Revitalizing downtownPublished 4:06pm Saturday, August 18, 2012
At 24, Latisha Henderson might be one of the youngest business owners in Atmore. Fabulous Fashions, on West Ridgeley Street, just opened in May 2012 but Henderson said business gets better with each passing month.
Fabulous Fashions isn’t the only new business in Atmore or on West Ridgeley Street for that matter. Joel Lambert has helped transform the street into a block of small local businesses. According to Lambert, West Ridgeley Street was at one time used primarily as a shortcut for drivers to get to their destination faster than plodding through the many stop lights throughout Main Street.
Sheryl Vickery of the Atmore Chamber of Commerce confirms the street’s recent change in character.
“It’s always been a little different than it is now,” Vickery said.
Lambert said he really wants to see a vibrant and diverse community and helping small, local businesses is one way to encourage such a result. Obtaining a business loan from a bank can be quite an undertaking for a first-time business owner, so Lambert saw an opportunity to help first-time local business owners pursue long-held ambitions.
Owning a fashion store is something Henderson has always wanted to do. Originally from Atmore, Henderson doesn’t take her business lightly either. She is currently on track to finish her Bachelor’s degree in Business from South University by May 2013.
Likewise, Kerra Mascaro was able to start her business through Lambert. She opened The Coffee House in May 2012 and so far business has gone well.
“I always wanted a business of my own,” Mascaro said. “It’s hard to beat fresh roasted coffee that’s brewed right.”
Lambert has kept the price of rent low at $300 per month and his tenants have been faithful in their payments.
“Everybody I’m renting with pays their rent on time,” Lambert said.
Lambert has four properties with one purchased in 2005, one in 2006, and two in 2007. According to Lambert, the buildings were in disrepair when he bought them, but he worked to fix them up. At one point, he owned Atmore’s Community Cup, but eventually he sold the property and it became Annie’s Community Cup.
Lambert would like to see local government develop a revolving loan plan that will help support local business. For instance, Lambert used to rent one of his properties to Anchor Café. Eventually, their business became so successful that they wanted to move to a larger venue and did so. Lambert said letting a business test the waters with less risk is what enables places like Anchor Café to become successful.
While she doesn’t rent from Lambert, Holly Dunn is yet another new business owner on West Ridgeley Street. Dunn apprenticed under Kim Gantt in Bay Minette at Town and Country Pet Grooming for around five years before deciding she wanted to try her hand at pet grooming here in Atmore. She opened Pre-Furred Pet Grooming on July 9.
“We’re holding our head above water,” Dunn said. “I’ve enjoyed seeing old faces and new ones of course.”
A big part of the new businesses’ success is the synergy between the businesses and the local community. For instance, Mascaro re-opens The Coffee House Wednesday nights because several local people suggested she do so. In fact, local elements are pervasive at The Coffee House. Mascaro uses locally roasted coffee beans, features art along the walls from local artists and ceramic mugs from a local potter, the same potter who also practices beekeeping and provides the honey the store uses. Wednesday isn’t the only night the store re-opens; on Friday nights, a featured musician from nearby usually performs.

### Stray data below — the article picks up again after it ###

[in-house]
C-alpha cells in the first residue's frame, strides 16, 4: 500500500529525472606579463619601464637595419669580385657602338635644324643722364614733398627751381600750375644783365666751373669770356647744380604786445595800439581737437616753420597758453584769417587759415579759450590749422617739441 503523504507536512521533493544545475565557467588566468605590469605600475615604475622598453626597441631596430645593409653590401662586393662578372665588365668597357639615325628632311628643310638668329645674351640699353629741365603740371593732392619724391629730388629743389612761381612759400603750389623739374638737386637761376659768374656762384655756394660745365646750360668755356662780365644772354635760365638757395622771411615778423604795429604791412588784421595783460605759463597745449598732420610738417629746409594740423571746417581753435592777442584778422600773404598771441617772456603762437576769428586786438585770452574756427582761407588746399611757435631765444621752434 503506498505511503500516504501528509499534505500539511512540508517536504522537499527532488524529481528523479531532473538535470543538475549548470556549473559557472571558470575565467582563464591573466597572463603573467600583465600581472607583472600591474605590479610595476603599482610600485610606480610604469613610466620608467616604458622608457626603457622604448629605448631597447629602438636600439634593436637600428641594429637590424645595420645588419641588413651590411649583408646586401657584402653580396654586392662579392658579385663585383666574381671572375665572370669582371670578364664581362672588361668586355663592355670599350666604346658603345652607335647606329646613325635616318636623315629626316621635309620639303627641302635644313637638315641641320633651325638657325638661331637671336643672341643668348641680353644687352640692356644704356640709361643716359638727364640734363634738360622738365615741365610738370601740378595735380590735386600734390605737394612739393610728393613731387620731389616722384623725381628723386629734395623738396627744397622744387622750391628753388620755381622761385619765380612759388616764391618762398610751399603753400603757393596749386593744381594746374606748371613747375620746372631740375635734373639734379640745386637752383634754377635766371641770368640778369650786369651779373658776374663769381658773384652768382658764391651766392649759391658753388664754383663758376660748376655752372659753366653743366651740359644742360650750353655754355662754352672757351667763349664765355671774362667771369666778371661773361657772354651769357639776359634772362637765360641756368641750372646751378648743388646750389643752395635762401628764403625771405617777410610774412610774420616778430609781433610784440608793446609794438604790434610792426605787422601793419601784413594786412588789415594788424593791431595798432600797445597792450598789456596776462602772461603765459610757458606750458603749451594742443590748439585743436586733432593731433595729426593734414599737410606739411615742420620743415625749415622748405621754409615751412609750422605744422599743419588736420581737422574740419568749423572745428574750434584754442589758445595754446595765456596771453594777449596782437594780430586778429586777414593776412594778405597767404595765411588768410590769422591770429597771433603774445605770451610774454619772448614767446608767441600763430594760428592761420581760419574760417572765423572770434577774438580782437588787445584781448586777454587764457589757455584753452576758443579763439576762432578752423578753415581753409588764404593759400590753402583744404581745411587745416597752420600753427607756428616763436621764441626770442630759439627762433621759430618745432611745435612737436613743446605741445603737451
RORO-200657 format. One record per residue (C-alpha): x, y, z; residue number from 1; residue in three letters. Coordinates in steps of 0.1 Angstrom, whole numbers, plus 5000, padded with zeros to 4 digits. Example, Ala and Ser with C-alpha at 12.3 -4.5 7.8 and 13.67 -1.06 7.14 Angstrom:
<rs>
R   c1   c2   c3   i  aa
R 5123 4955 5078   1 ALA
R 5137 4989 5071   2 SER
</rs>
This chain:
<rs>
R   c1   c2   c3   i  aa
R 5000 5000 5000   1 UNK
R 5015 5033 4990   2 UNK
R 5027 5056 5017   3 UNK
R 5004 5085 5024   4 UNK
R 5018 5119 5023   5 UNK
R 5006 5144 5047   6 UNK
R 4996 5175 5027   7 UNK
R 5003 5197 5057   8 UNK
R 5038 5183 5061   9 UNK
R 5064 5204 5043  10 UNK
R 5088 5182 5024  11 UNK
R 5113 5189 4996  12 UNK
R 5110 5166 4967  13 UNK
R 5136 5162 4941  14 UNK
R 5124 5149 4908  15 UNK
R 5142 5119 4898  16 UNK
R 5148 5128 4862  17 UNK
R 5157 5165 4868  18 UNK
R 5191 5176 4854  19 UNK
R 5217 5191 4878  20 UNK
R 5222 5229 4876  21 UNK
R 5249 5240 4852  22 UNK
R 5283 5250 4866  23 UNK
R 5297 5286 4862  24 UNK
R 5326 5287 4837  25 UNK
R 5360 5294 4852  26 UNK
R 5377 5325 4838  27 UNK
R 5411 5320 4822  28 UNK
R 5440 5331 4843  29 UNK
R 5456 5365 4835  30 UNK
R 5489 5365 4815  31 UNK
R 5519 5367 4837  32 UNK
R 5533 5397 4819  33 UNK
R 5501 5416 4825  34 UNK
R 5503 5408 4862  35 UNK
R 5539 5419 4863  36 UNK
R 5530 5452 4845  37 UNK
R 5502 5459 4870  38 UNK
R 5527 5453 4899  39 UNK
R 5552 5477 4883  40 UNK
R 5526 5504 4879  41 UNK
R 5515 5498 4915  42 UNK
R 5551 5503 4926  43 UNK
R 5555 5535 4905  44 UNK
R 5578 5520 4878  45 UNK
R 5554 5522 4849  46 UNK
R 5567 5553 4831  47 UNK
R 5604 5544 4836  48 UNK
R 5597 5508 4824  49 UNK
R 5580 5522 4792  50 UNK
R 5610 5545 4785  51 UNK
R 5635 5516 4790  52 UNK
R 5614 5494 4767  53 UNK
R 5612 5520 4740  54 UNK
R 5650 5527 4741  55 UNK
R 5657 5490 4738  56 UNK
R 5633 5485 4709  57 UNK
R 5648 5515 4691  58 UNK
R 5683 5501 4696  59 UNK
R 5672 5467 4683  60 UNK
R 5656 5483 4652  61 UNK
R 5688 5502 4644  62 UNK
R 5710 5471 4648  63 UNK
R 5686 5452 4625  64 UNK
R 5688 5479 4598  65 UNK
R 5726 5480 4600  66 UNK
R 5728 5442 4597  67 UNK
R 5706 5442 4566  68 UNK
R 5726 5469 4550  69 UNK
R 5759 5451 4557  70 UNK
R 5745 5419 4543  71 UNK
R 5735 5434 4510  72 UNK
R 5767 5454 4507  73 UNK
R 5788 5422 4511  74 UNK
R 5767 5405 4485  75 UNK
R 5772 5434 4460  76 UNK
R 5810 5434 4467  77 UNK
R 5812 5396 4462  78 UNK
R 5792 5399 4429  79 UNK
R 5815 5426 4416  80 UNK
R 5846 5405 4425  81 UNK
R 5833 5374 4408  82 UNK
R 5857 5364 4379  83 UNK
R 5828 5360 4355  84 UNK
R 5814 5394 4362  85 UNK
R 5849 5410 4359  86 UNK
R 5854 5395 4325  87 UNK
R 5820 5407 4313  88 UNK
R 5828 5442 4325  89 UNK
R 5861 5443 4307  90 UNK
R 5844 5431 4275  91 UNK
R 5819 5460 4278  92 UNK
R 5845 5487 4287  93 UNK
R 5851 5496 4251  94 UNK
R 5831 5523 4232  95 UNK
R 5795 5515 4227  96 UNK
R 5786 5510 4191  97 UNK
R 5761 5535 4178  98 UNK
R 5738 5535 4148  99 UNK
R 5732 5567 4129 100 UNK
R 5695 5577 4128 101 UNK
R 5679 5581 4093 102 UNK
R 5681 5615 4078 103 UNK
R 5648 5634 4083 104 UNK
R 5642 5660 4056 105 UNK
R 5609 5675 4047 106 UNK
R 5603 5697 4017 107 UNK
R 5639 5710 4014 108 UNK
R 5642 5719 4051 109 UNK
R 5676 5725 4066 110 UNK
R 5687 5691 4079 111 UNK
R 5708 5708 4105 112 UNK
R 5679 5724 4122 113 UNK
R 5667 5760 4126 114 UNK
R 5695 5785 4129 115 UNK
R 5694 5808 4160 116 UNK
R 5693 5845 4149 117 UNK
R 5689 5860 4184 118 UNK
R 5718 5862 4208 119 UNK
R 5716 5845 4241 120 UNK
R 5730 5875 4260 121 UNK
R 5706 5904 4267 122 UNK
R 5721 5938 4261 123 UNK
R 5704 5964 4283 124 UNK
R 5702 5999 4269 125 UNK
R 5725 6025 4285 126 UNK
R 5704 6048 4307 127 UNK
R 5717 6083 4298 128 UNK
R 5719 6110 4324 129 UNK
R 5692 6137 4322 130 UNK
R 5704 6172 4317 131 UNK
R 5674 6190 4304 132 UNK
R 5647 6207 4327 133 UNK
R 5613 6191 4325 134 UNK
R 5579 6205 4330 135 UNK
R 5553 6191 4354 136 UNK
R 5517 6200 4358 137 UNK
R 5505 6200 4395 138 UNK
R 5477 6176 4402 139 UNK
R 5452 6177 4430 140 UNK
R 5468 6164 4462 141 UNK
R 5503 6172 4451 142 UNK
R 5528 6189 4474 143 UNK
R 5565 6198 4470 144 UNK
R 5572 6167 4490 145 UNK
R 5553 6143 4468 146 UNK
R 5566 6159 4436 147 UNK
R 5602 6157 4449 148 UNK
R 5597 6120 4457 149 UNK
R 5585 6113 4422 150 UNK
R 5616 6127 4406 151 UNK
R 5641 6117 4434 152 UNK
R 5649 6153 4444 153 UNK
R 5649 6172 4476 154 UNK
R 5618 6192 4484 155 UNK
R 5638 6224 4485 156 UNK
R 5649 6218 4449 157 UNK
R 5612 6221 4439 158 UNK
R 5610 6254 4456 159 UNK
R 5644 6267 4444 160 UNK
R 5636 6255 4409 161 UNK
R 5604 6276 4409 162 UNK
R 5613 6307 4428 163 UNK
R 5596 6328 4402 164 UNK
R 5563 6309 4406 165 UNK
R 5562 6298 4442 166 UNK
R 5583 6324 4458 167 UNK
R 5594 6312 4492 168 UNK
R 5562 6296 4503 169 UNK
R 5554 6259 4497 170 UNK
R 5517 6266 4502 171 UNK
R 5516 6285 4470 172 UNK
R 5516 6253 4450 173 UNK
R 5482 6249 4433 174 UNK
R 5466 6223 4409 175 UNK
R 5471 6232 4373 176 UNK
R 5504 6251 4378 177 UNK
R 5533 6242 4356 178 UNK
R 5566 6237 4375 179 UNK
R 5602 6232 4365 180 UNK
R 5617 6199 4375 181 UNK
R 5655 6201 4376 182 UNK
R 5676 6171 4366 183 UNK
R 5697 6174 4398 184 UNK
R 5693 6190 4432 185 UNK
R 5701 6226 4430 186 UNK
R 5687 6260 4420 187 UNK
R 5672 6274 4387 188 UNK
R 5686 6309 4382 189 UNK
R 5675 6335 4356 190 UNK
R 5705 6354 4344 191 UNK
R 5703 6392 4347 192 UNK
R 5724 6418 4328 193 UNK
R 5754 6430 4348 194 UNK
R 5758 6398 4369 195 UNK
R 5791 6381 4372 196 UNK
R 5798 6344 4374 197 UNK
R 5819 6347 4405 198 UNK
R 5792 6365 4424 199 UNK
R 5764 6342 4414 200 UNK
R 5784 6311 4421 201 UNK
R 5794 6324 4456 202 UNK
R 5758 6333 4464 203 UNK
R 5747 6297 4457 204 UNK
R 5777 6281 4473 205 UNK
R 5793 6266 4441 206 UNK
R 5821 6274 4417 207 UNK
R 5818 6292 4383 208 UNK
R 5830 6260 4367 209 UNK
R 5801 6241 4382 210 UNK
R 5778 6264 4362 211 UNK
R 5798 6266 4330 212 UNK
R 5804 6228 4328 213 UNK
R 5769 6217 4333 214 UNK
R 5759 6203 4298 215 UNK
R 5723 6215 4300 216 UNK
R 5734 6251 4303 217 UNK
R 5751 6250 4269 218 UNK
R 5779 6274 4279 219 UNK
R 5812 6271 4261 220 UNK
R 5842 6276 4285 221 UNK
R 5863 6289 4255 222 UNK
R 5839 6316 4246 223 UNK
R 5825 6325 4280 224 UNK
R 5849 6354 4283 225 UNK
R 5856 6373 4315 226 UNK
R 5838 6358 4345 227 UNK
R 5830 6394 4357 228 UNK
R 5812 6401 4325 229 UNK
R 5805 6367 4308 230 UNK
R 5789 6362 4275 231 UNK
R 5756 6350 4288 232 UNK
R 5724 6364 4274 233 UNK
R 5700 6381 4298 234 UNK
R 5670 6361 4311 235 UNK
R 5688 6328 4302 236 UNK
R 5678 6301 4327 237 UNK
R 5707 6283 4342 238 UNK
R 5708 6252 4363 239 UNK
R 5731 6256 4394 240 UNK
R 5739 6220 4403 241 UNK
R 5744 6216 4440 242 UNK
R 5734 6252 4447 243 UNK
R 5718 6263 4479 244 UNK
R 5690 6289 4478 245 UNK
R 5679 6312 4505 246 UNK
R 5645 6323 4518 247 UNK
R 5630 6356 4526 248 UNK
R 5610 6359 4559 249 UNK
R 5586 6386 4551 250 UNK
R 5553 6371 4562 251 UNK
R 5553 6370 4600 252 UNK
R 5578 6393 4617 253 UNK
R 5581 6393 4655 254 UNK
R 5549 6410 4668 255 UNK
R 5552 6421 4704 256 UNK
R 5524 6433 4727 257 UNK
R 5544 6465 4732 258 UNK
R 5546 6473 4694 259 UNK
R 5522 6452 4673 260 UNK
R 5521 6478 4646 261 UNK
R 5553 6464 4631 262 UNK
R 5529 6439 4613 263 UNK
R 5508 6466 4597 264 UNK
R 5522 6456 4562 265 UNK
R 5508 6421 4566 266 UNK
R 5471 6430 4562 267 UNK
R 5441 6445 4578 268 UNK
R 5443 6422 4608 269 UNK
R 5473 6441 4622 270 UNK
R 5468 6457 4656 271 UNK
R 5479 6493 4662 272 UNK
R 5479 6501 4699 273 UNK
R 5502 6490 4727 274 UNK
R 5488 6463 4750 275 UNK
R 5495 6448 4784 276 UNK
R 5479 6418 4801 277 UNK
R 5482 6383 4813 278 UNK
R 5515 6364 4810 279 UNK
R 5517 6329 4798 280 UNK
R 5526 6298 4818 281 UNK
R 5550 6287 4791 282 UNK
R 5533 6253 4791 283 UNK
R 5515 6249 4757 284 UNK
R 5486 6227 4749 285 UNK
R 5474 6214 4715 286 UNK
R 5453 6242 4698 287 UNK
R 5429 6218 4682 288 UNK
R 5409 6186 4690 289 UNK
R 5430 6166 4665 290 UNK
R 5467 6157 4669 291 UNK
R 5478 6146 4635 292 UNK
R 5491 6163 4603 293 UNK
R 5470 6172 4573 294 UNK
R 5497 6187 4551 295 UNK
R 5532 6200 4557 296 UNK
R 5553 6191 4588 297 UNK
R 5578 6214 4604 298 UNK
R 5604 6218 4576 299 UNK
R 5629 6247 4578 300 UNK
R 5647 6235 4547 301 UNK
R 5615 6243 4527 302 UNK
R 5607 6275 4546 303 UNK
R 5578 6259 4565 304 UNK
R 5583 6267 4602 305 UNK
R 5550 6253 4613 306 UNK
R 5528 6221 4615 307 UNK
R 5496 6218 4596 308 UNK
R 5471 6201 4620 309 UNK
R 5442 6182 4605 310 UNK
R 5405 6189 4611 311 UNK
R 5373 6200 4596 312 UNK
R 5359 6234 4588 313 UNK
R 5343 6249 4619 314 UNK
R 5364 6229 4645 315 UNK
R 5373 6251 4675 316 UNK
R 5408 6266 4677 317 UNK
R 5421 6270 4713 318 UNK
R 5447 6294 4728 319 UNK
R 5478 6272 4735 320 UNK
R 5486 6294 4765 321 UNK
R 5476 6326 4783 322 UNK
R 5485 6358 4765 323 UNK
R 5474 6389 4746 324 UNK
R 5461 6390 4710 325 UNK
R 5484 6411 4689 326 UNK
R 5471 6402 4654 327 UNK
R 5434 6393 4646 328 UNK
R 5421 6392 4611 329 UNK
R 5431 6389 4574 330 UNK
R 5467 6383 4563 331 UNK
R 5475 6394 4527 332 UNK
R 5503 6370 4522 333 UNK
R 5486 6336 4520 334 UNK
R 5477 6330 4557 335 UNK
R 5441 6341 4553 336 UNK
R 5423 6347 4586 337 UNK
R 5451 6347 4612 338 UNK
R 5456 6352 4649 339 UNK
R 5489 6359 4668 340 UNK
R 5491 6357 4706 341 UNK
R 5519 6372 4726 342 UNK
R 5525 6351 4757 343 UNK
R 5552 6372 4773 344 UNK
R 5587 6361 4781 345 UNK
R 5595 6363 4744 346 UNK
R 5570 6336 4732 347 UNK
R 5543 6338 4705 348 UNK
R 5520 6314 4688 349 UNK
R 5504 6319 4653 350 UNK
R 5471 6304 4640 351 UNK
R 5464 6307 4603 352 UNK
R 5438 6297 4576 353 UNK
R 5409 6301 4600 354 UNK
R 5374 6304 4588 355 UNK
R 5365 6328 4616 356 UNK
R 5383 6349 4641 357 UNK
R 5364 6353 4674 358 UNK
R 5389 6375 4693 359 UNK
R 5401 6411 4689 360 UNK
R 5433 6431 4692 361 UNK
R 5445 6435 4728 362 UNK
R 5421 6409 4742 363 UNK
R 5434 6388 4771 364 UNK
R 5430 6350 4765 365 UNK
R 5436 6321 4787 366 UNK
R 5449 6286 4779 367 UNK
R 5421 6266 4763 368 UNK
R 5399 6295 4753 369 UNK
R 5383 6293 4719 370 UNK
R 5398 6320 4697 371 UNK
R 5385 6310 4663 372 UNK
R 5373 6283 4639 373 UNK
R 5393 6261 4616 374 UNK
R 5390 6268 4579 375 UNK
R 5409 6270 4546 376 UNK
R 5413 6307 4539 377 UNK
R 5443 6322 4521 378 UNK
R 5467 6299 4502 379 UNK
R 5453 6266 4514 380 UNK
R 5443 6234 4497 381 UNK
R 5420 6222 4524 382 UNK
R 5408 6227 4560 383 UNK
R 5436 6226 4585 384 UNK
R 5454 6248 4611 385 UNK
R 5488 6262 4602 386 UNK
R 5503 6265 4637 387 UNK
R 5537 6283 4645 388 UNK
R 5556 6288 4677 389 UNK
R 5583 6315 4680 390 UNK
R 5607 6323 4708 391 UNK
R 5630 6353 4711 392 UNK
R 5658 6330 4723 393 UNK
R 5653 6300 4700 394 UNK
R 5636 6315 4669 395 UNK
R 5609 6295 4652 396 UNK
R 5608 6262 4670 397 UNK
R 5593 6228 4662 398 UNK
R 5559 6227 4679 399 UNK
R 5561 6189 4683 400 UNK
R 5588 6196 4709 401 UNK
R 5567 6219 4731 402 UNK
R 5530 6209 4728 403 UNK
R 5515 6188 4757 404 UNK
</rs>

Dunn is originally from Atmore, having graduated from Escambia County High in 2004. She said knowing the local community and gaining the trust of her customers is essential.
“The more that people realize who I am, the more likely they are to leave their pets with me,” Dunn said. “You have to treat every animal that walks through the door like it’s your own. I wouldn’t do anything else. I love my job.”
Henderson had a ribbon-cutting ceremony at her store on August 9. The event was confirmation to her of just how many local people support her and her business.
“The best part has been the customers. They keep it open—the customers,” Henderson said. “A lot of people that have come to the shop I’ve become friends with.”
Each of the new businesses works to meet the needs of their customers. Henderson accepts cash, check, debit and credit cards and even has a lay-away plan. As part of her grooming services, Dunn always offers a free flea bath and teeth brushing. Every drink Mascaro rings up on the register is made to-order, so that it’s as fresh as possible. The freshness hasn’t gone unnoticed by customers, and like Henderson and
Dunn, Mascaro said having a supportive local community has been important.
“I’ve had a really good reception to how my drinks have tasted compared to other places. I’ve thoroughly enjoyed meeting people and getting to know them,” Mascaro said.
Mascaro already has a number of regular customers, including Kim Pierce. Pierce comes nearly every day around lunch.
“The lunch special is very good,” Pierce said.
Mascaro tries to support local businesses as often as she can.
“I’ve always felt like supporting local businesses is the way to go to help your local economy,” Mascaro said.
Vickery echoes Mascaro’s sentiments.
“We have to support all our businesses, but especially our smaller businesses,” Vickery said.
Vickery has been impressed with the mutual show of support by the businesses in that area of town.
“All of them are working together to help each other out,” she said.
Without any sense of self-aggrandizement, Lambert said local government members and local business owners have the power to change the entire community.
“A community can change from one person,” Lambert said.